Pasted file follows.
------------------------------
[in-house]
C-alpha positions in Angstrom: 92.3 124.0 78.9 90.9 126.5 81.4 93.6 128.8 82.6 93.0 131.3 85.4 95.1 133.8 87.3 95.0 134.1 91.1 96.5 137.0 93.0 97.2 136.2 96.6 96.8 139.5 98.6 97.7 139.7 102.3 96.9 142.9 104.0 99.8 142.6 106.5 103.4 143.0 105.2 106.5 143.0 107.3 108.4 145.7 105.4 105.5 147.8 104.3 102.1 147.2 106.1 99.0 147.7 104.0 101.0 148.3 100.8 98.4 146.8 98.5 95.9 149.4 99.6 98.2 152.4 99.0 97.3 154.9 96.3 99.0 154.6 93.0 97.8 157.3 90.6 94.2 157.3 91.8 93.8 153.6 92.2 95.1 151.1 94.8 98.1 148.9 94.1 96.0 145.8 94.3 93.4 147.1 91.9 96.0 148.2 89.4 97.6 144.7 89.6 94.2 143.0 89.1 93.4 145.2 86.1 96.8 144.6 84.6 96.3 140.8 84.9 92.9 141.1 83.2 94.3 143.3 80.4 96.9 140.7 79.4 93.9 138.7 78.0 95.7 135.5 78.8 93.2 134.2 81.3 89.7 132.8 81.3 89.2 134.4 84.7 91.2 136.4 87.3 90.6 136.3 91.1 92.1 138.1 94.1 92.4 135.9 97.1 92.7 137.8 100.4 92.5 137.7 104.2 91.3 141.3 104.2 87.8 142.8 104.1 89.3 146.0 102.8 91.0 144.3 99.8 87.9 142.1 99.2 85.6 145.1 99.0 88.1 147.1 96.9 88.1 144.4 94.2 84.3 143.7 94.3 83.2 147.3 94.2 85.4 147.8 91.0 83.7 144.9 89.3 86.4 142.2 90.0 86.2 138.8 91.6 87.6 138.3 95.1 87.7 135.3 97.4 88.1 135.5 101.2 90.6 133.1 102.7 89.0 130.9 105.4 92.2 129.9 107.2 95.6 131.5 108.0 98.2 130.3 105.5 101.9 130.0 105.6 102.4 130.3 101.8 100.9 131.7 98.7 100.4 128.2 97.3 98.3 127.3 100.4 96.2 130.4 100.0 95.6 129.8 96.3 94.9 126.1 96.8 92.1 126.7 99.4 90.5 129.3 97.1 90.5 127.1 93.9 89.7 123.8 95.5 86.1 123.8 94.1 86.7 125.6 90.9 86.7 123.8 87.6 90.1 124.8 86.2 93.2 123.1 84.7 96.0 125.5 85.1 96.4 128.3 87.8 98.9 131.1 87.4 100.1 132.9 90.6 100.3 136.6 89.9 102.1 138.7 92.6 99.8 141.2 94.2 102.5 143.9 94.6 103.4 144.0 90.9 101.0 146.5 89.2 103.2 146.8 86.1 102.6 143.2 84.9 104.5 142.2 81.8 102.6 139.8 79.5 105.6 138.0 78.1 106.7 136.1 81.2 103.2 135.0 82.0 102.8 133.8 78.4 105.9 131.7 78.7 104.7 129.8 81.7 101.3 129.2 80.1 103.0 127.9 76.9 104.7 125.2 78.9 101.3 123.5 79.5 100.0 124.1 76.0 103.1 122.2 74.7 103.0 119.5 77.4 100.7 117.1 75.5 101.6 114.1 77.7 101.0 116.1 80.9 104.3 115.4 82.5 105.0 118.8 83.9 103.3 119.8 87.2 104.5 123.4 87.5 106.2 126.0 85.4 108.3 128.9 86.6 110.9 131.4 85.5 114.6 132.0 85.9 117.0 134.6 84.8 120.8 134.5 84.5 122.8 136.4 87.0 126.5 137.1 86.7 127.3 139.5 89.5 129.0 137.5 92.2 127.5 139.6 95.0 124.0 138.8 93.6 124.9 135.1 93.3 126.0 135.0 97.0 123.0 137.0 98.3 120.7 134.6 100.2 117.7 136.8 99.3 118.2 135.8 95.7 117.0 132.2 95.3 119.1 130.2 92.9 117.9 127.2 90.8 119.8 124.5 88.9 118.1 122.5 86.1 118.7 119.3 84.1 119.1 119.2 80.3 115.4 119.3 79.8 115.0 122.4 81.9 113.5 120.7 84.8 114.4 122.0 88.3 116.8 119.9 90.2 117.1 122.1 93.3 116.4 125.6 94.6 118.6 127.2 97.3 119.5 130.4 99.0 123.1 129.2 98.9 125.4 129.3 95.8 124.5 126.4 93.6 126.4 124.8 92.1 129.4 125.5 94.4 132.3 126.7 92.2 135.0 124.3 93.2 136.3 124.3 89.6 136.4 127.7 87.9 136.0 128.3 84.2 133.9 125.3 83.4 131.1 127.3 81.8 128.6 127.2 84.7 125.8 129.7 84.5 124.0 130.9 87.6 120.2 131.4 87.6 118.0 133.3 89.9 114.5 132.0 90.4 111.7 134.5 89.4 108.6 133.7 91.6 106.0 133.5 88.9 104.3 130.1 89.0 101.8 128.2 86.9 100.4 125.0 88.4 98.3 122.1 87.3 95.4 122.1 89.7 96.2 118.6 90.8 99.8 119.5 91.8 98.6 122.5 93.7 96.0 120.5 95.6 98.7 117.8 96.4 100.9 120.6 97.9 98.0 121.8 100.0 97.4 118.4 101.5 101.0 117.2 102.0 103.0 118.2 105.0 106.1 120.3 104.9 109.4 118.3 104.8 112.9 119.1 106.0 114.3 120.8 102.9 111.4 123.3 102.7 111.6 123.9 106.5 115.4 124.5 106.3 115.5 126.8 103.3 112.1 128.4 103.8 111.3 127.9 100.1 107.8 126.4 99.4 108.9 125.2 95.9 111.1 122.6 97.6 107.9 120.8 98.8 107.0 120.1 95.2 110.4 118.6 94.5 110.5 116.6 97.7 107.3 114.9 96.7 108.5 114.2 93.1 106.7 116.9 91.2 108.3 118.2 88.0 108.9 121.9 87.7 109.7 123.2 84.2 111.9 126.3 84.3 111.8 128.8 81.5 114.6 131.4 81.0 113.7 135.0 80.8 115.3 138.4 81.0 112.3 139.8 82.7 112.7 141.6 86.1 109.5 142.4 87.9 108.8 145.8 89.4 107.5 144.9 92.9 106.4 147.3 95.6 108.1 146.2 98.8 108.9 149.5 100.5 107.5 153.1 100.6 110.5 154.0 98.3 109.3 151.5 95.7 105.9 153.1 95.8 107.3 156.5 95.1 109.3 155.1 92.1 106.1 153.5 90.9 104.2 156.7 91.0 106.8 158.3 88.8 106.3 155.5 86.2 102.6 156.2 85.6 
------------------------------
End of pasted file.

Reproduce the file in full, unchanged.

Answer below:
[in-house]
C-alpha positions in Angstrom: 92.3 124.0 78.9 90.9 126.5 81.4 93.6 128.8 82.6 93.0 131.3 85.4 95.1 133.8 87.3 95.0 134.1 91.1 96.5 137.0 93.0 97.2 136.2 96.6 96.8 139.5 98.6 97.7 139.7 102.3 96.9 142.9 104.0 99.8 142.6 106.5 103.4 143.0 105.2 106.5 143.0 107.3 108.4 145.7 105.4 105.5 147.8 104.3 102.1 147.2 106.1 99.0 147.7 104.0 101.0 148.3 100.8 98.4 146.8 98.5 95.9 149.4 99.6 98.2 152.4 99.0 97.3 154.9 96.3 99.0 154.6 93.0 97.8 157.3 90.6 94.2 157.3 91.8 93.8 153.6 92.2 95.1 151.1 94.8 98.1 148.9 94.1 96.0 145.8 94.3 93.4 147.1 91.9 96.0 148.2 89.4 97.6 144.7 89.6 94.2 143.0 89.1 93.4 145.2 86.1 96.8 144.6 84.6 96.3 140.8 84.9 92.9 141.1 83.2 94.3 143.3 80.4 96.9 140.7 79.4 93.9 138.7 78.0 95.7 135.5 78.8 93.2 134.2 81.3 89.7 132.8 81.3 89.2 134.4 84.7 91.2 136.4 87.3 90.6 136.3 91.1 92.1 138.1 94.1 92.4 135.9 97.1 92.7 137.8 100.4 92.5 137.7 104.2 91.3 141.3 104.2 87.8 142.8 104.1 89.3 146.0 102.8 91.0 144.3 99.8 87.9 142.1 99.2 85.6 145.1 99.0 88.1 147.1 96.9 88.1 144.4 94.2 84.3 143.7 94.3 83.2 147.3 94.2 85.4 147.8 91.0 83.7 144.9 89.3 86.4 142.2 90.0 86.2 138.8 91.6 87.6 138.3 95.1 87.7 135.3 97.4 88.1 135.5 101.2 90.6 133.1 102.7 89.0 130.9 105.4 92.2 129.9 107.2 95.6 131.5 108.0 98.2 130.3 105.5 101.9 130.0 105.6 102.4 130.3 101.8 100.9 131.7 98.7 100.4 128.2 97.3 98.3 127.3 100.4 96.2 130.4 100.0 95.6 129.8 96.3 94.9 126.1 96.8 92.1 126.7 99.4 90.5 129.3 97.1 90.5 127.1 93.9 89.7 123.8 95.5 86.1 123.8 94.1 86.7 125.6 90.9 86.7 123.8 87.6 90.1 124.8 86.2 93.2 123.1 84.7 96.0 125.5 85.1 96.4 128.3 87.8 98.9 131.1 87.4 100.1 132.9 90.6 100.3 136.6 89.9 102.1 138.7 92.6 99.8 141.2 94.2 102.5 143.9 94.6 103.4 144.0 90.9 101.0 146.5 89.2 103.2 146.8 86.1 102.6 143.2 84.9 104.5 142.2 81.8 102.6 139.8 79.5 105.6 138.0 78.1 106.7 136.1 81.2 103.2 135.0 82.0 102.8 133.8 78.4 105.9 131.7 78.7 104.7 129.8 81.7 101.3 129.2 80.1 103.0 127.9 76.9 104.7 125.2 78.9 101.3 123.5 79.5 100.0 124.1 76.0 103.1 122.2 74.7 103.0 119.5 77.4 100.7 117.1 75.5 101.6 114.1 77.7 101.0 116.1 80.9 104.3 115.4 82.5 105.0 118.8 83.9 103.3 119.8 87.2 104.5 123.4 87.5 106.2 126.0 85.4 108.3 128.9 86.6 110.9 131.4 85.5 114.6 132.0 85.9 117.0 134.6 84.8 120.8 134.5 84.5 122.8 136.4 87.0 126.5 137.1 86.7 127.3 139.5 89.5 129.0 137.5 92.2 127.5 139.6 95.0 124.0 138.8 93.6 124.9 135.1 93.3 126.0 135.0 97.0 123.0 137.0 98.3 120.7 134.6 100.2 117.7 136.8 99.3 118.2 135.8 95.7 117.0 132.2 95.3 119.1 130.2 92.9 117.9 127.2 90.8 119.8 124.5 88.9 118.1 122.5 86.1 118.7 119.3 84.1 119.1 119.2 80.3 115.4 119.3 79.8 115.0 122.4 81.9 113.5 120.7 84.8 114.4 122.0 88.3 116.8 119.9 90.2 117.1 122.1 93.3 116.4 125.6 94.6 118.6 127.2 97.3 119.5 130.4 99.0 123.1 129.2 98.9 125.4 129.3 95.8 124.5 126.4 93.6 126.4 124.8 92.1 129.4 125.5 94.4 132.3 126.7 92.2 135.0 124.3 93.2 136.3 124.3 89.6 136.4 127.7 87.9 136.0 128.3 84.2 133.9 125.3 83.4 131.1 127.3 81.8 128.6 127.2 84.7 125.8 129.7 84.5 124.0 130.9 87.6 120.2 131.4 87.6 118.0 133.3 89.9 114.5 132.0 90.4 111.7 134.5 89.4 108.6 133.7 91.6 106.0 133.5 88.9 104.3 130.1 89.0 101.8 128.2 86.9 100.4 125.0 88.4 98.3 122.1 87.3 95.4 122.1 89.7 96.2 118.6 90.8 99.8 119.5 91.8 98.6 122.5 93.7 96.0 120.5 95.6 98.7 117.8 96.4 100.9 120.6 97.9 98.0 121.8 100.0 97.4 118.4 101.5 101.0 117.2 102.0 103.0 118.2 105.0 106.1 120.3 104.9 109.4 118.3 104.8 112.9 119.1 106.0 114.3 120.8 102.9 111.4 123.3 102.7 111.6 123.9 106.5 115.4 124.5 106.3 115.5 126.8 103.3 112.1 128.4 103.8 111.3 127.9 100.1 107.8 126.4 99.4 108.9 125.2 95.9 111.1 122.6 97.6 107.9 120.8 98.8 107.0 120.1 95.2 110.4 118.6 94.5 110.5 116.6 97.7 107.3 114.9 96.7 108.5 114.2 93.1 106.7 116.9 91.2 108.3 118.2 88.0 108.9 121.9 87.7 109.7 123.2 84.2 111.9 126.3 84.3 111.8 128.8 81.5 114.6 131.4 81.0 113.7 135.0 80.8 115.3 138.4 81.0 112.3 139.8 82.7 112.7 141.6 86.1 109.5 142.4 87.9 108.8 145.8 89.4 107.5 144.9 92.9 106.4 147.3 95.6 108.1 146.2 98.8 108.9 149.5 100.5 107.5 153.1 100.6 110.5 154.0 98.3 109.3 151.5 95.7 105.9 153.1 95.8 107.3 156.5 95.1 109.3 155.1 92.1 106.1 153.5 90.9 104.2 156.7 91.0 106.8 158.3 88.8 106.3 155.5 86.2 102.6 156.2 85.6 